Stock Analysis & Ideas

Deere Stock: Getting Cheaper, but Risks Remain

Story Highlights

Deere stock was a volatile mover after reporting its recent earnings results. With demand staying strong, there’s a lot to gain as management moves through supply-side hurdles. However, recession risks could weaken the thesis should the Fed fail to achieve an economic soft-landing.

Shares of iconic agriculture equipment maker Deere (DE) plunged violently (more than 14%) following the release of some mixed second-quarter earnings results that saw revenues rise 11% year over year to $13.37 billion. Undoubtedly, there was a bit of margin pressure that likely induced such a reaction.

In the following trading sessions, Deere stock eventually regained most of the ground lost as investors had a chance to digest the quarter. Though numerous headwinds weighed down the quarter, management has continued to do a pretty good job of managing costs.

Thus far, demand for Deere equipment has been quite robust coming out of the pandemic. Still, there’s fear that we could be headed for a recession over the next year. Such an economic downturn could weigh heavily on heavy-duty equipment demand and act as an overhang on those turbulent shares of Deere.

On TipRanks, DE scores a 9 out of 10 on the Smart Score spectrum. This indicates a high potential for the stock to outperform the broader market.

Macro Risks Could Weigh on Deere Stock in the Second Half

Indeed, Russia’s invasion of Ukraine has only intensified and accelerated global inflation. With higher fertilizer prices and other costs, the budget of farmers has been feeling a bit of pressure. Indeed, with a recession thrown in, demand for new Deere equipment could be pushed out further, making a sustained rally in the stock difficult. Additionally, the forestry and construction equipment business may also be at risk of weakness as firms brace for a downturn.

In any case, Deere stock already looks modestly priced at current levels. If anything, it’s a compelling value play despite its higher degree of economic sensitivity. At writing, the stock trades at 18.7 times trailing earnings and just 2.4 times sales.

Assuming the Federal Reserve can steer clear of a hard-landing amid its rate-hike cycle, Deere stock looks too cheap to ignore. However, if a recession proves severe, the downside risks for such a big-ticket discretionary could be excessive.

Given recession risks, many may insist on a wider margin of safety with the name. With so much in the way of uncertainty, I am neutral on DE stock.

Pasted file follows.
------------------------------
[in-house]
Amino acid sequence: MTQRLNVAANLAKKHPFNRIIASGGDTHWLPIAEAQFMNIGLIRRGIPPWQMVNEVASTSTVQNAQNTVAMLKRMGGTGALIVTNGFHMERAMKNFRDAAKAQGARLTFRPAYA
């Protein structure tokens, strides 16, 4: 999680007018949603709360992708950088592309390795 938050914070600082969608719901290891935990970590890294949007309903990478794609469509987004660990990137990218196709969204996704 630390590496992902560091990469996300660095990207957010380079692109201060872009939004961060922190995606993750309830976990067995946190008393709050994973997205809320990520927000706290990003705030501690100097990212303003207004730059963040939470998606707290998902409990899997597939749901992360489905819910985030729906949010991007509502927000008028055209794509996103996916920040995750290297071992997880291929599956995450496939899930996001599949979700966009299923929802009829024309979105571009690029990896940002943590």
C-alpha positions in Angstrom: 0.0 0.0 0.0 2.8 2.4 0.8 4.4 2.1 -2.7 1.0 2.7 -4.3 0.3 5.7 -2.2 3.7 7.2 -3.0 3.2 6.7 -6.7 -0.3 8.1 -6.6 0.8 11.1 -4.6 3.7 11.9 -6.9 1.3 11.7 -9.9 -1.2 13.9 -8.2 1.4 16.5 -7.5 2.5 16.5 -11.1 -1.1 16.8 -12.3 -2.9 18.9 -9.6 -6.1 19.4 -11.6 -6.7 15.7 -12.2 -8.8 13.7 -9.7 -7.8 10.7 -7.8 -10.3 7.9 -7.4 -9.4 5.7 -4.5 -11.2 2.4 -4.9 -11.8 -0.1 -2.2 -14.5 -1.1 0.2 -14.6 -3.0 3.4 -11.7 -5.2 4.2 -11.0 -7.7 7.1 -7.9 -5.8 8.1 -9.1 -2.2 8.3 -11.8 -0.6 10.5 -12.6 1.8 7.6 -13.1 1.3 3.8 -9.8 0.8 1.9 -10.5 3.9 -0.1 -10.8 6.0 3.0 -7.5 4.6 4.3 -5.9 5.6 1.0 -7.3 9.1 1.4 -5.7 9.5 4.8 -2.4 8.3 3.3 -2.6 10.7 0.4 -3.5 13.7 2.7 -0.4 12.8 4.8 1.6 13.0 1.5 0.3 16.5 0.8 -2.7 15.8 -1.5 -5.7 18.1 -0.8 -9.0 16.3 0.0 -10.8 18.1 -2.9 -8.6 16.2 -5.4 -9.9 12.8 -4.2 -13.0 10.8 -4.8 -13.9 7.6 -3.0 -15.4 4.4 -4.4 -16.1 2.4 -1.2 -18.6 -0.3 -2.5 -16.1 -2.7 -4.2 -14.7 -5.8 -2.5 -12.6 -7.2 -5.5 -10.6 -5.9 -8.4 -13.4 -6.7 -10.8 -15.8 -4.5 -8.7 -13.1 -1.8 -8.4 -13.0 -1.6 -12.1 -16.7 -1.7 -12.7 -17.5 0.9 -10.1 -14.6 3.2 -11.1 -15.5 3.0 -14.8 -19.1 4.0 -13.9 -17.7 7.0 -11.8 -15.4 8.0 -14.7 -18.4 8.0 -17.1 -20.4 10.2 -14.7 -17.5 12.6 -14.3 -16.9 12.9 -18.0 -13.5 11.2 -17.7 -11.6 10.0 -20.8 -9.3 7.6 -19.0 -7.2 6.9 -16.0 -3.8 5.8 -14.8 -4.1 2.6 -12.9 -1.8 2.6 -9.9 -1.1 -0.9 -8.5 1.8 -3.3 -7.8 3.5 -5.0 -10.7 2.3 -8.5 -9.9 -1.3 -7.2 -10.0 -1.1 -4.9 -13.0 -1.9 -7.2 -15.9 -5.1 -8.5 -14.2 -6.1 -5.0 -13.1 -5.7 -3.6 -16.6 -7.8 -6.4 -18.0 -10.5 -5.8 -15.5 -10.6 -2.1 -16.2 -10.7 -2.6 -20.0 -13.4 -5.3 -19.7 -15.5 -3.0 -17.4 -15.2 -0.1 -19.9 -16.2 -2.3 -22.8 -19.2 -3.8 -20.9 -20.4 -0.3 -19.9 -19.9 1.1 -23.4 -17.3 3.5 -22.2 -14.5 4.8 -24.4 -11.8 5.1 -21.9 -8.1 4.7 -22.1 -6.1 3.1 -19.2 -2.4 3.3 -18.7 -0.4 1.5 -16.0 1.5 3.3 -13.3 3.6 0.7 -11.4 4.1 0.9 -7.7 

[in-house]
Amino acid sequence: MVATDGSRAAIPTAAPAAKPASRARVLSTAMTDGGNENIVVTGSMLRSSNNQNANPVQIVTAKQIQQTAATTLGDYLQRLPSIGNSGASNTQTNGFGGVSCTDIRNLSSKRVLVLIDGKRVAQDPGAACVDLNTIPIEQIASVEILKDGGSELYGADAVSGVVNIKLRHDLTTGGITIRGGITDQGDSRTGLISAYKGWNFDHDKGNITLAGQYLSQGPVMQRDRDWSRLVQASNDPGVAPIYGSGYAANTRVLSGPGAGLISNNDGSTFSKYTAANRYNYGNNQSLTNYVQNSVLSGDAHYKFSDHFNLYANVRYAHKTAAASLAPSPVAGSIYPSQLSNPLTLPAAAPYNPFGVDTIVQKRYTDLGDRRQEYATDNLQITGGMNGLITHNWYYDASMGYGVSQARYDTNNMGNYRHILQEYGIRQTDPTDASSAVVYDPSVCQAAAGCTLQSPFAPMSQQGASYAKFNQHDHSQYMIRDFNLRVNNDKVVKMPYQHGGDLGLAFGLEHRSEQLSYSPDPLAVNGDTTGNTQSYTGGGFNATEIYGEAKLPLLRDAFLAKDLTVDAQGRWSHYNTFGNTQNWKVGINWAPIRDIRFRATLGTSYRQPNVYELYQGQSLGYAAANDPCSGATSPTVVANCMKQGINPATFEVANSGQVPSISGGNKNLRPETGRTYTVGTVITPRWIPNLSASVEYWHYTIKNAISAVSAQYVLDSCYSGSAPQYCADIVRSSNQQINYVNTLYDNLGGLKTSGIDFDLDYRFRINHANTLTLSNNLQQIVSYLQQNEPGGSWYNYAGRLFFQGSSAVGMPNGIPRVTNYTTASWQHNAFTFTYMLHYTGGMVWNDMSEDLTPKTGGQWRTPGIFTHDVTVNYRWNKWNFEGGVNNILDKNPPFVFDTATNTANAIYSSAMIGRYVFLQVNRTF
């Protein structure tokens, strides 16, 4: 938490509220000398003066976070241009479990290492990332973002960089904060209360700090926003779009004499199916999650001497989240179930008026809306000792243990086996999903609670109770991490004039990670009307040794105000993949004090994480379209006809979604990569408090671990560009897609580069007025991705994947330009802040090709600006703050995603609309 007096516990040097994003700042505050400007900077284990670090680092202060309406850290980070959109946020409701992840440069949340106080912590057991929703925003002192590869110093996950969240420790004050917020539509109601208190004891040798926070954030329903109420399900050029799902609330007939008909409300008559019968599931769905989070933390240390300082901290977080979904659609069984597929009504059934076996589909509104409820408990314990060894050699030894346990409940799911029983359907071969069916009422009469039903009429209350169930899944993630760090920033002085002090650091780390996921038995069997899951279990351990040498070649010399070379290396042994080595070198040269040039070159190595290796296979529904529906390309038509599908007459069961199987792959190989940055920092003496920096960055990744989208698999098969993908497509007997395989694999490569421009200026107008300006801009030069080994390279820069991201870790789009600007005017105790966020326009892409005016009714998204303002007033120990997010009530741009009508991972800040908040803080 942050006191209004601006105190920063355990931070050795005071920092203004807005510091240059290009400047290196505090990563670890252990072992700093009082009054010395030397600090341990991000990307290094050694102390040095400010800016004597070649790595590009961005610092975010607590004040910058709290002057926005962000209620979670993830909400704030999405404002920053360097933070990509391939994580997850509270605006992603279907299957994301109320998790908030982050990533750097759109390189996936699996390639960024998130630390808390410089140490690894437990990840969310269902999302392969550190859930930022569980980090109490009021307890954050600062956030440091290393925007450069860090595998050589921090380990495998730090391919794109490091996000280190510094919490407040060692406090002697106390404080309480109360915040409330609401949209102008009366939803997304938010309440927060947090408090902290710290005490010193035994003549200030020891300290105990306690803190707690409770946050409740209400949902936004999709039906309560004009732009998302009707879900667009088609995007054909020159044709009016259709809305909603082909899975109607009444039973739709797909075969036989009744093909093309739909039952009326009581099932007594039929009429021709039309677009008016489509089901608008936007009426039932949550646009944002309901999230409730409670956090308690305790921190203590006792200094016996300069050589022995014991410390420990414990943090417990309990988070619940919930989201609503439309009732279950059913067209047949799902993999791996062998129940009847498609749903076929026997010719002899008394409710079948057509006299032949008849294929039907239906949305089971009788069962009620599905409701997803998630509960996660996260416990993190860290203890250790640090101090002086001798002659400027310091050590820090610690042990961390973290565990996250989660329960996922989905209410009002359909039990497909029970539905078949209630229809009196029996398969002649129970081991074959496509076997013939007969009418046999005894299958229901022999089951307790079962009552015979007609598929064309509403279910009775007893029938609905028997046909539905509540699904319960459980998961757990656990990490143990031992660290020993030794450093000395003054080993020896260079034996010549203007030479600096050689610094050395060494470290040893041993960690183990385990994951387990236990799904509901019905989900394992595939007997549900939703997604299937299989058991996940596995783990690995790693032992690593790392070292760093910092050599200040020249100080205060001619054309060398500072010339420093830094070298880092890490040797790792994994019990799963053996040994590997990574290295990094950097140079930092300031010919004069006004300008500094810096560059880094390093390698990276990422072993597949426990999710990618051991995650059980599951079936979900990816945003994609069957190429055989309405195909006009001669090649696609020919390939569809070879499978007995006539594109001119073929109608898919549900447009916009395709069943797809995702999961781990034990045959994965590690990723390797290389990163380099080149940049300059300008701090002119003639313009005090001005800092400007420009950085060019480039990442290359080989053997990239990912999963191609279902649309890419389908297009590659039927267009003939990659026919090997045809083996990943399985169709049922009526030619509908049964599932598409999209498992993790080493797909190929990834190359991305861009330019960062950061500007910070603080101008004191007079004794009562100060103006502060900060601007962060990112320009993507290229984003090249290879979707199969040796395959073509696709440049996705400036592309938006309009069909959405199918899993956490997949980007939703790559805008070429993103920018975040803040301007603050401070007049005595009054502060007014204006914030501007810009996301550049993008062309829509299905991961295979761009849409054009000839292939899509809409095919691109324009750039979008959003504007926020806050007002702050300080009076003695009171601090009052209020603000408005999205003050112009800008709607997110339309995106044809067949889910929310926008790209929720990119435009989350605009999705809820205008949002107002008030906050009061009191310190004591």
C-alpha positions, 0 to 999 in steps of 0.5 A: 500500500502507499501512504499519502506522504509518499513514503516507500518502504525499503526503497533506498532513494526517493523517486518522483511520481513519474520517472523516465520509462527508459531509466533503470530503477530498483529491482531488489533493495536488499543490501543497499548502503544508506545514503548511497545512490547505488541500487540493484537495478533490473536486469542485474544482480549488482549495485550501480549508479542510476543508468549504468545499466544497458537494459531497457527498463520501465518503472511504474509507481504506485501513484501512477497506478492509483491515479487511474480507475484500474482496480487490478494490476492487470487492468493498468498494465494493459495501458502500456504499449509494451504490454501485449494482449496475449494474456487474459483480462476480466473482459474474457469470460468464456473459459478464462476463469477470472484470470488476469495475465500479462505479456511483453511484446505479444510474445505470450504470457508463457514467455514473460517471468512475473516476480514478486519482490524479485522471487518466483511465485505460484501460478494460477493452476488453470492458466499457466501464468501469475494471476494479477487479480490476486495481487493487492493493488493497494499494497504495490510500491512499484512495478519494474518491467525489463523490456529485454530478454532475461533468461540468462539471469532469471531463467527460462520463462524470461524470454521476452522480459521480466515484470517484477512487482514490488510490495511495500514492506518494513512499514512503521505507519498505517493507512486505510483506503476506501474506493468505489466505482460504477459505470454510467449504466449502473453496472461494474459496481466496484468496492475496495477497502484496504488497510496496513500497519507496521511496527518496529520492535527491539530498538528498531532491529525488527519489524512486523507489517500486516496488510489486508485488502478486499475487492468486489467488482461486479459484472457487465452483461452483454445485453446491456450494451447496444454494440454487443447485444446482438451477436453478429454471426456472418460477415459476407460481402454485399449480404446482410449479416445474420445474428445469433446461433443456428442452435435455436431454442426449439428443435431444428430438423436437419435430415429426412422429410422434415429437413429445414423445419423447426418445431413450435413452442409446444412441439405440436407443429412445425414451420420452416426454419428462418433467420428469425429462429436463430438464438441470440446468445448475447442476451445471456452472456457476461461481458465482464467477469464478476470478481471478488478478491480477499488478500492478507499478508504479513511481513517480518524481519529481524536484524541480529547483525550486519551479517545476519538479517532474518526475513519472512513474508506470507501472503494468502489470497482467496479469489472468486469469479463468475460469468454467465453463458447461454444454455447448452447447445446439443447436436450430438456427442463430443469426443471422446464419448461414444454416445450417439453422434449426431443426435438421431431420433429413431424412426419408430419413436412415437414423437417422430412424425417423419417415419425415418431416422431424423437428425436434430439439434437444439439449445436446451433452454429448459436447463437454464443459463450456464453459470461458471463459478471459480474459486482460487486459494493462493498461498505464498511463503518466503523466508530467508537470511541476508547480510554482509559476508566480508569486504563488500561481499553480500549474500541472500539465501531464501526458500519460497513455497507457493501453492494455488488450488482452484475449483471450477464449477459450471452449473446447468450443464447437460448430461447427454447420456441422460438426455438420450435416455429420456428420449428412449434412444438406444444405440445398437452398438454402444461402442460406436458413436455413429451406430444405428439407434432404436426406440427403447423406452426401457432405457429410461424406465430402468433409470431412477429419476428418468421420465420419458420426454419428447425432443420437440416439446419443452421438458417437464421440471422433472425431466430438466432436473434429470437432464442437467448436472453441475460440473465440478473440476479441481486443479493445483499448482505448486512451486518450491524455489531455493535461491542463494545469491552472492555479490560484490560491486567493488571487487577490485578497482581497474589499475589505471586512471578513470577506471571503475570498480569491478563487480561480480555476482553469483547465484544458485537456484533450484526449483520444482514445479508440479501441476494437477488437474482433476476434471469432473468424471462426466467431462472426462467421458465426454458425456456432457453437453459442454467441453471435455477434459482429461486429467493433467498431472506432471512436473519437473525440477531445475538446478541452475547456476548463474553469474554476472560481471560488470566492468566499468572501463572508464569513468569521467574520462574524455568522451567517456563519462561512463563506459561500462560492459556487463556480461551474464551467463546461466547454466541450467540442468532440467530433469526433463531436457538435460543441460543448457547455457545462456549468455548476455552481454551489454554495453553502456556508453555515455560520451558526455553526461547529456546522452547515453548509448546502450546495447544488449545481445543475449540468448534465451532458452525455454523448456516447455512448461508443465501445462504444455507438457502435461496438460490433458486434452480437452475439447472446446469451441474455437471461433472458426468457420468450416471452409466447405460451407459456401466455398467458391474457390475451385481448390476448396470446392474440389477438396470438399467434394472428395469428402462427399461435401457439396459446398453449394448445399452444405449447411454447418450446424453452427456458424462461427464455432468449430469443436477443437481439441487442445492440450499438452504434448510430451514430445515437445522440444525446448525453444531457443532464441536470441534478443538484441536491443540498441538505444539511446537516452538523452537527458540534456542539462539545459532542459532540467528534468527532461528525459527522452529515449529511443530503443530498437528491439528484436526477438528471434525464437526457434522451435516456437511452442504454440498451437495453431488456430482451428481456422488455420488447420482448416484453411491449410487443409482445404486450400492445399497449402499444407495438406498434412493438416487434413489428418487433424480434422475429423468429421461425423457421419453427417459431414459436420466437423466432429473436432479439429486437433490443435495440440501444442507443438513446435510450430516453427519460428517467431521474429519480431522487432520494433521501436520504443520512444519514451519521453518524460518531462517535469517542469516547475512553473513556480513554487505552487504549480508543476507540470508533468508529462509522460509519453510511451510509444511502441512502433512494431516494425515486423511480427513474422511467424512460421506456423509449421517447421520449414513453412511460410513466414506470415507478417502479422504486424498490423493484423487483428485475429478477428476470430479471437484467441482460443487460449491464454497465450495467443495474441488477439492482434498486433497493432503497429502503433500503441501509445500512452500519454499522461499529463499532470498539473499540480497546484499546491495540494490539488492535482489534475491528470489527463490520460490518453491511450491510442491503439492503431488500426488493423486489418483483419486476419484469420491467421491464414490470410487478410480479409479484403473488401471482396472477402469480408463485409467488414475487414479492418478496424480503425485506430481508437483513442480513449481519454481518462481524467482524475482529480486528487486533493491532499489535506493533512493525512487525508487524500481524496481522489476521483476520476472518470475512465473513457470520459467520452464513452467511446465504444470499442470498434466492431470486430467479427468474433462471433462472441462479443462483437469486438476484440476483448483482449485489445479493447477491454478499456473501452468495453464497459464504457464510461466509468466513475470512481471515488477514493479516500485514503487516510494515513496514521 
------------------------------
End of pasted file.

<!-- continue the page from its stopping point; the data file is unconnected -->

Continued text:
For now, the agriculture market looks incredibly robust. While I do not doubt management’s ability to overcome recent supply-side constraints, I’m not sure that demand will remain strong if the Fed pulls the brakes on economic growth. Undoubtedly, demand for big-ticket equipment can go from booming to busting very quickly. With the effect of inflation factored in, there’s also a chance that margins could erode further going into year’s end.

Undoubtedly, Deere is a premium brand in the heavy-duty farming equipment space. With that comes a degree of pricing power. However, the company may not be able to pass on all of the costs to the consumer without taking a near-term hit to sales. Arguably, a margin hit may be better to stomach than a sales hit in the face of a potential recession. In any case, management should be able to find the right balance amid inflationary pressures.

Long-term Fundamentals Remain Sound for Deere

Though management remains quite upbeat, the medium-term outlook could be cloudly for Deere and other discretionary firms. With some degree of recession risk already baked into the stock price, today’s entry point at around $358 per share may prove attractive from a longer-term perspective.

The company is doing a lot of things right, specifically with the modernization (and electrification) of its equipment, which could fuel robust demand over the course of the next decade. Undoubtedly, being on the right side of a secular trend is always a good thing. However, it’s unclear as to how the firm will cope if we are due for a period of stagflation.

During the 2008-09 market crash, Deere stock lost over 70% of its value, and it took many years to sustain a rally to much higher levels. Indeed, the severity of the next recession is unlikely to be as bad as 2008-09. However, Deere stock’s performance through difficult times is noteworthy.

In any case, strong management and secular tailwinds should help the firm offset a portion of the nearer-term headwinds. At the end of the day, Deere is a quality blue chip with many long-term catalysts that should not be ignored by long-term thinkers.

Wall Street’s Take

According to TipRanks’ analyst rating consensus, DE stock comes in as a Moderate Buy. Out of 15 analyst ratings, there are 10 Buy recommendations and five Hold recommendations.

The average Deere price target is $423.79, implying an upside of 18.45%. Analyst price targets range from a low of $370 per share to a high of $472 per share.

The Bottom Line on Deere Stock

DE isn’t at all expensive as it fluctuates around the low end of its year-long consolidation channel in the $350-400 range. As a more cyclical play, potential recessionary or stagflationary headwinds could keep the stock from breaking out. In any case, Wall Street analysts remain bullish on the name, as demand hasn’t yet pointed to an economic downturn.

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